Finding a tutorial that is factually correct, that teaches good style, that is well-written and meaningful, and that presents the information in a way that is easy to learn is a daunting task. I agree, there are many terrible books, but the difference is, you often need only one or two good books to learn a topic completely; to learn a topic completely with tutorials will take more than two good sets of tutorials, and finding enough good authors to cover an area is difficult. It's relatively easy to find a good book on any given area, and that's usually all you need.

  10. #25
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    I am Using Bloodshed Dev-C++(version 4).

    And it gives me grief with almost all the tutorial code that I have found. MSVC isnt an option for me right now....

    Is there a compiler that will execute code even if it finds errors?

  11. #26
    Pursuing knowledge confuted's Avatar
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    Yes, there is. There is Miracle C++, but it's not a Miracle, and you don't want a compiler that will make an .exe out of something which has errors. I think that a lot of tutorial code is written by people with MSVC (not all, of course), so you might want to get used to converting the little things. Did you try doing this, like I suggested?

    Code:
    for(int u=10 ;u<99;u++)   //line 218
    {
    	TextOut(hdc,x+u,y+60,&str,1);
    	TextOut(hdc,x+u,y+100,&str,1);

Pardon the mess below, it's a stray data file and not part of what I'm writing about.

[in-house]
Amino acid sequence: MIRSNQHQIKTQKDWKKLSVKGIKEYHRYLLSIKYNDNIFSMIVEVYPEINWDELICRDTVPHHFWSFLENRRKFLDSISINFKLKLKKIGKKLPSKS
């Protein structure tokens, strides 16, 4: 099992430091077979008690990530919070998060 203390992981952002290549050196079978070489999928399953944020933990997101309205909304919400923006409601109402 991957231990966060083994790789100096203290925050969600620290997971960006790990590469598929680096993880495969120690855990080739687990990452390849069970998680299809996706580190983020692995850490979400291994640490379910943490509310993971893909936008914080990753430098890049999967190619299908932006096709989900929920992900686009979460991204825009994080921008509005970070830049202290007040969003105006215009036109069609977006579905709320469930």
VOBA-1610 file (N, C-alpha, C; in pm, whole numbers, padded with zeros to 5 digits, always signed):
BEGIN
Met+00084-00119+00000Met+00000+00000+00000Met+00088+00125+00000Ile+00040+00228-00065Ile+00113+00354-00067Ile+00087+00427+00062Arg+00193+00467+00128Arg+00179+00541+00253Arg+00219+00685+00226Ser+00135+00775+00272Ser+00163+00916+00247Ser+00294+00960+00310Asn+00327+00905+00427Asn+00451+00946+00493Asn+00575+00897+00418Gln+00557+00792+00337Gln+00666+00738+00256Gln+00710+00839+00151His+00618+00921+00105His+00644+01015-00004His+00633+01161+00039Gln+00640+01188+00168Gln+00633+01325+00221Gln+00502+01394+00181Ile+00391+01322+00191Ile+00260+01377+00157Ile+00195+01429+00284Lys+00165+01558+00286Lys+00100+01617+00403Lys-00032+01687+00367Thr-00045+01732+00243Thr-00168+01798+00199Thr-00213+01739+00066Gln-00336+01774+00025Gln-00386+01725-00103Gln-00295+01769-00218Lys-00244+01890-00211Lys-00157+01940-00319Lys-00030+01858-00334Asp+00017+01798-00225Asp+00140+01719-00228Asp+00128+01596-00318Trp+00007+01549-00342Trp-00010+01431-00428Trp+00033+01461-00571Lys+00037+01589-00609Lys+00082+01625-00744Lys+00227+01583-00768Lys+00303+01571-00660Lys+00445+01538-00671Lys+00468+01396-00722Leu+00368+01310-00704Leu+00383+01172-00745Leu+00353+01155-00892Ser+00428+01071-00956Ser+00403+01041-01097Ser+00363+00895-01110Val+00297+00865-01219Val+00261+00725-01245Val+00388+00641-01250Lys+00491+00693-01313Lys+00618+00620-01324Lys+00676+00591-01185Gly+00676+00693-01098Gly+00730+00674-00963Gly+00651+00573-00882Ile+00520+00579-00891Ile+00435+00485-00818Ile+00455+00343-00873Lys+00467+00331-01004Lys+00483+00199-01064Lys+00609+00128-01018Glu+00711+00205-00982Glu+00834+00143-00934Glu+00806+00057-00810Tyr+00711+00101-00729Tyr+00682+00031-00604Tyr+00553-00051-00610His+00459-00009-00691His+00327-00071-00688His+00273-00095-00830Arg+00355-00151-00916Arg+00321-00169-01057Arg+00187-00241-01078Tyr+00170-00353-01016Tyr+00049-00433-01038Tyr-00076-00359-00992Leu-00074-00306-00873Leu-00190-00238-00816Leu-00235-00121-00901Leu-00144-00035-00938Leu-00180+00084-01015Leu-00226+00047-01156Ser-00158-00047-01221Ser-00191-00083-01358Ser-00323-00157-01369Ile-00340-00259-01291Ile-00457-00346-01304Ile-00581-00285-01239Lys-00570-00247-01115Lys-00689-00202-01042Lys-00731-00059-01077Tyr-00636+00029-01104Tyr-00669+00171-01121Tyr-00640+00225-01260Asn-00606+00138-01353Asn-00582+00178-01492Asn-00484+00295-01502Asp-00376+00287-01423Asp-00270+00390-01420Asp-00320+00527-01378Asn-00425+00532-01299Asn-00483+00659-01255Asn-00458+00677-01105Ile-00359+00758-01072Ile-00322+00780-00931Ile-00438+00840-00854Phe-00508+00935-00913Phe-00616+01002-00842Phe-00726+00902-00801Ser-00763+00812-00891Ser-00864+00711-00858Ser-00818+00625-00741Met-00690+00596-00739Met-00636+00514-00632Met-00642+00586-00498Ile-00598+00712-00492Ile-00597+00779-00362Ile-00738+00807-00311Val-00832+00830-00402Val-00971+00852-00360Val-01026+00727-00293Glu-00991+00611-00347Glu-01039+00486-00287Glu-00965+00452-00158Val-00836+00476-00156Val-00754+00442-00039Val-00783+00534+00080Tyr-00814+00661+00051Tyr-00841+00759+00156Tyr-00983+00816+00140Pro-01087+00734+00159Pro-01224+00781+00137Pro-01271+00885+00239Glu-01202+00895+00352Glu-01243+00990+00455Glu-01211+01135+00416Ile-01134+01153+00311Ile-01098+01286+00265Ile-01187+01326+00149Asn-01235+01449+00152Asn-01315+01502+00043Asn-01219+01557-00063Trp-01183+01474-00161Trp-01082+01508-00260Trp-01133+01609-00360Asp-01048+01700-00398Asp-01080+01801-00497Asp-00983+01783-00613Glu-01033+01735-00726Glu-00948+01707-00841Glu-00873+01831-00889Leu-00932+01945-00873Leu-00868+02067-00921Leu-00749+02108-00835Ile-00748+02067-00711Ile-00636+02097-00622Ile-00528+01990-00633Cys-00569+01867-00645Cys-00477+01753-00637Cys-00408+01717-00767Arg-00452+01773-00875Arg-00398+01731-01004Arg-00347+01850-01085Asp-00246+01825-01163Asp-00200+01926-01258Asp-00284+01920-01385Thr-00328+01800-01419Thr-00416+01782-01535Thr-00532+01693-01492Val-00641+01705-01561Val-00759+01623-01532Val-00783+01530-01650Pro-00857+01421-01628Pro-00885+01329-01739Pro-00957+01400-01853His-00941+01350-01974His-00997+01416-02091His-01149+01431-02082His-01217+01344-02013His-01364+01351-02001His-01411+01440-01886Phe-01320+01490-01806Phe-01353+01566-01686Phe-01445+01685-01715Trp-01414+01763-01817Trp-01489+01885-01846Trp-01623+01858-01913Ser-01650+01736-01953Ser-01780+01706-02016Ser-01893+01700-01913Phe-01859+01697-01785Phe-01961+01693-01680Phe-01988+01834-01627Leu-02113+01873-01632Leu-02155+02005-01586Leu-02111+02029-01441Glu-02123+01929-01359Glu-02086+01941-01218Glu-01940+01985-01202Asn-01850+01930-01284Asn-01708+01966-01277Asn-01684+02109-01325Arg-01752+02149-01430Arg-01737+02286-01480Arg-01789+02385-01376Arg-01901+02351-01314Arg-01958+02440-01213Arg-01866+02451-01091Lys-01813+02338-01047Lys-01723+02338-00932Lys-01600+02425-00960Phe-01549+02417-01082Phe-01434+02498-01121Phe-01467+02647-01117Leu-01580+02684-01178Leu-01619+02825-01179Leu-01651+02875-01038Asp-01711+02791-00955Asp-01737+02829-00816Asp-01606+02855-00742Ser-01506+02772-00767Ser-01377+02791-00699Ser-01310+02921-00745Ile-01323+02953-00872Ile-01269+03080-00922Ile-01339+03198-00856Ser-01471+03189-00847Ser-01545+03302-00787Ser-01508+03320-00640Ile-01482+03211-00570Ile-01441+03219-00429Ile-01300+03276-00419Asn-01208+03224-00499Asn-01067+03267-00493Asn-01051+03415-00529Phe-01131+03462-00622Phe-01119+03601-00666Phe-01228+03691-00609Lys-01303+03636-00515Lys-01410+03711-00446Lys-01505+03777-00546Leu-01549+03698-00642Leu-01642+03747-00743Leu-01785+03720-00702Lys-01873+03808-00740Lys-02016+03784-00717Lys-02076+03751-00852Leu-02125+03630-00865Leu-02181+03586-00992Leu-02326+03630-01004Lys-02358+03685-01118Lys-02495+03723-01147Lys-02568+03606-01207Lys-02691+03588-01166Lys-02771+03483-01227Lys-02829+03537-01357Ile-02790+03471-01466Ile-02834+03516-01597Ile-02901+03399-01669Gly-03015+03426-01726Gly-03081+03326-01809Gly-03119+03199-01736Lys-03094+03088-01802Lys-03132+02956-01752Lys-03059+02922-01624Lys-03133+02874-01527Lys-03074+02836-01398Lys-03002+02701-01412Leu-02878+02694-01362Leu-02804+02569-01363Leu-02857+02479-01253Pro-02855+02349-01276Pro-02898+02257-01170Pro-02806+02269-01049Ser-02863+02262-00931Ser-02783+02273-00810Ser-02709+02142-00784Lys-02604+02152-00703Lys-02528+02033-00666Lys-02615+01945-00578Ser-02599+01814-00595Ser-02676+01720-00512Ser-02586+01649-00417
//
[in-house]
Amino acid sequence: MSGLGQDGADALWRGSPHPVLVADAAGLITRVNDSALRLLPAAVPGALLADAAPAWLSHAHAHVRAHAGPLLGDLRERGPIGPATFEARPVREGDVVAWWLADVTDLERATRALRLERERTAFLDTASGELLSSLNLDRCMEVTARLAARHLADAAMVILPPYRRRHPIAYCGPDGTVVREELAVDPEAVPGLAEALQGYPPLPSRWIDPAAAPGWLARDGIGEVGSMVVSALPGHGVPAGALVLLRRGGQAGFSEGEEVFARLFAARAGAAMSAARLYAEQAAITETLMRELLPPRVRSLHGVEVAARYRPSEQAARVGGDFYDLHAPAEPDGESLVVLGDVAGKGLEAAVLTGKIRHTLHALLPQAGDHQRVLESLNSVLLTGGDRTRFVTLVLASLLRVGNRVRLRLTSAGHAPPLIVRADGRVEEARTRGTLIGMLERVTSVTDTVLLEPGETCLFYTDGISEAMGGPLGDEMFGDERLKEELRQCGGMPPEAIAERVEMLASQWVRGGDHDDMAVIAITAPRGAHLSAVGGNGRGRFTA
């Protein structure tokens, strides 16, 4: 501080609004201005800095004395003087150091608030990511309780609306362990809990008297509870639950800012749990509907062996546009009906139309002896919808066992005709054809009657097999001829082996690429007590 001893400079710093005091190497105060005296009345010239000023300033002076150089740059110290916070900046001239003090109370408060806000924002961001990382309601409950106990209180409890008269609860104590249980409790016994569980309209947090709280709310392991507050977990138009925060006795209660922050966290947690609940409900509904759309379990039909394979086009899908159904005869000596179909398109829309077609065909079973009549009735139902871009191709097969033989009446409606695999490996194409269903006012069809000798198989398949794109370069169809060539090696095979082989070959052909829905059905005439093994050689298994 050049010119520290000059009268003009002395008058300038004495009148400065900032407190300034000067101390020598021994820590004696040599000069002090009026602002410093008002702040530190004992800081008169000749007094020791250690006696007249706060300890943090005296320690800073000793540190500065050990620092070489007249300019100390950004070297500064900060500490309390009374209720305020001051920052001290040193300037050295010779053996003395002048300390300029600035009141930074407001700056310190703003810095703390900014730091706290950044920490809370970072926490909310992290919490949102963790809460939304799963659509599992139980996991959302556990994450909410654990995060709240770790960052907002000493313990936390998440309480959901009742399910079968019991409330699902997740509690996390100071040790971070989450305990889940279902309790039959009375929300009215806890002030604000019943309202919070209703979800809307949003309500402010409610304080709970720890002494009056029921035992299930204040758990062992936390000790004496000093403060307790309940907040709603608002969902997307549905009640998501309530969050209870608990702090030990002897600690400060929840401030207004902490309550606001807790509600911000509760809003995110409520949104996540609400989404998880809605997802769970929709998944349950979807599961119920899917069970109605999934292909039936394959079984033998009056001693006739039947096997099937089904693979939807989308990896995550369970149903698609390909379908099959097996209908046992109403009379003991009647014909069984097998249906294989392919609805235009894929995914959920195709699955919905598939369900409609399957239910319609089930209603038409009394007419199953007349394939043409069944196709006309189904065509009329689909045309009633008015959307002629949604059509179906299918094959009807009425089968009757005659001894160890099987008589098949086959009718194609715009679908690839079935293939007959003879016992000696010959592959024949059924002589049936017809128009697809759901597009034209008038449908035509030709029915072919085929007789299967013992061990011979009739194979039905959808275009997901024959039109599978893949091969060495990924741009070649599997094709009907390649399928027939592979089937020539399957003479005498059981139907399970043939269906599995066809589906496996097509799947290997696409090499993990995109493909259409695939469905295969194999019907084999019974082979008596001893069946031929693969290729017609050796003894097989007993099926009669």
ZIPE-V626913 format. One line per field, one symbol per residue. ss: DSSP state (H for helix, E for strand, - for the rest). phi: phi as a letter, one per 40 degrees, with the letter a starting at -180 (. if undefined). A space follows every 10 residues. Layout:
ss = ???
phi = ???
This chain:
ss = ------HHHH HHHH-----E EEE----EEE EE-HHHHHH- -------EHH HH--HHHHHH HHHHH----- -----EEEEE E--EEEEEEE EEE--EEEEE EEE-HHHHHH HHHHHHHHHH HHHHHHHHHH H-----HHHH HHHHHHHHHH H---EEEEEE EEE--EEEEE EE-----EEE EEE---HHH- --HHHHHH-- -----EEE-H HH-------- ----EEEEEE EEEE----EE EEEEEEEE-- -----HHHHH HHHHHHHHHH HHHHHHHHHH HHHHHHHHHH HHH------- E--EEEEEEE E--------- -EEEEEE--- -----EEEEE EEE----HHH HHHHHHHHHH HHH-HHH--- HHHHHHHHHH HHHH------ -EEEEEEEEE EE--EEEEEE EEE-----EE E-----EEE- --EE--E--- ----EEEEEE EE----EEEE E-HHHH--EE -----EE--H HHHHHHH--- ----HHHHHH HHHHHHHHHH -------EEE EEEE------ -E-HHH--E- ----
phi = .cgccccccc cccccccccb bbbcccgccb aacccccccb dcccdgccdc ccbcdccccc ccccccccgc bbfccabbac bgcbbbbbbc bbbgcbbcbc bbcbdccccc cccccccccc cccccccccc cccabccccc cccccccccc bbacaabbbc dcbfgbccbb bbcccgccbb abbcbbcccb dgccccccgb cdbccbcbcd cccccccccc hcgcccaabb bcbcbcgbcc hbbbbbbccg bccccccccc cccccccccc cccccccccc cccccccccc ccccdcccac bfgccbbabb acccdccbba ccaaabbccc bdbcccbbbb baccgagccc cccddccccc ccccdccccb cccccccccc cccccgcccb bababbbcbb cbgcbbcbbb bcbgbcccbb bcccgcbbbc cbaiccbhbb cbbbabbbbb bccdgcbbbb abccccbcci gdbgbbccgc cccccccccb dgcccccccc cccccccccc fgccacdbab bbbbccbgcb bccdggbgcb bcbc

}
    for(int u=1;u<9;u++)  //line 223
    {
    	TextOut(hdc,x+90+u,y+80,&str,1);
    	TextOut(hdc,x+10+u,y+80,&str,1);
    }
    Away.

  12. #27
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    BTW CAT?

    Do you have any homework online?
    Perhaps you could throw in a link or two?

    The books I have are:

    Thinking in C++ by Bruce Eckel

    C++ by Sharam Hekmat

    The C++ Programming Language, Third Edition
    by Bjarne Stroustrup

    And a boatload of other lesser writings and tutorials.

    What is the collective thoughts and opinions about these 3 books?

    Which one will provide the most productive information
    -and-

    What does everyone else recommend for reading, tutorialling, and general information?

  13. #28
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    LOL! The code now compiles with those changes, however [seems like there is always a 'however'] now when i go from the compiler to the linker I get this;

    c:\windows\TEMP\ccXNXegb.o(.text+0x94):main.cpp: undefined reference to `GetStockObject@4'
    c:\windows\TEMP\ccXNXegb.o(.text+0x4d4):main.cpp: undefined reference to `TextOutA@20'
    c:\windows\TEMP\ccXNXegb.o(.text+0x4ee):main.cpp: undefined reference to `TextOutA@20'
    c:\windows\TEMP\ccXNXegb.o(.text+0x508):main.cpp: undefined reference to `TextOutA@20'
    c:\windows\TEMP\ccXNXegb.o(.text+0x525):main.cpp: undefined reference to `TextOutA@20'
    c:\windows\TEMP\ccXNXegb.o(.text+0x53f):main.cpp: undefined reference to `TextOutA@20'
    c:\windows\TEMP\ccXNXegb.o(.text+0x55c):main.cpp: more undefined references to `TextOutA@20' follow

  14. #29
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    Is there a way to go from exe --> cpp?

    Perhaps by 'decompiling' a working .exe supplied with the source code, I could see a difference that isnt getting translated.

  15. #30
    Pursuing knowledge confuted's Avatar
    Join Date
    Jun 2002
    Posts
    1,916
    change
    Code:
    #include <stdio.h>
    to this
    Code:
    #include <stdio>
    using namespace std;
    Away.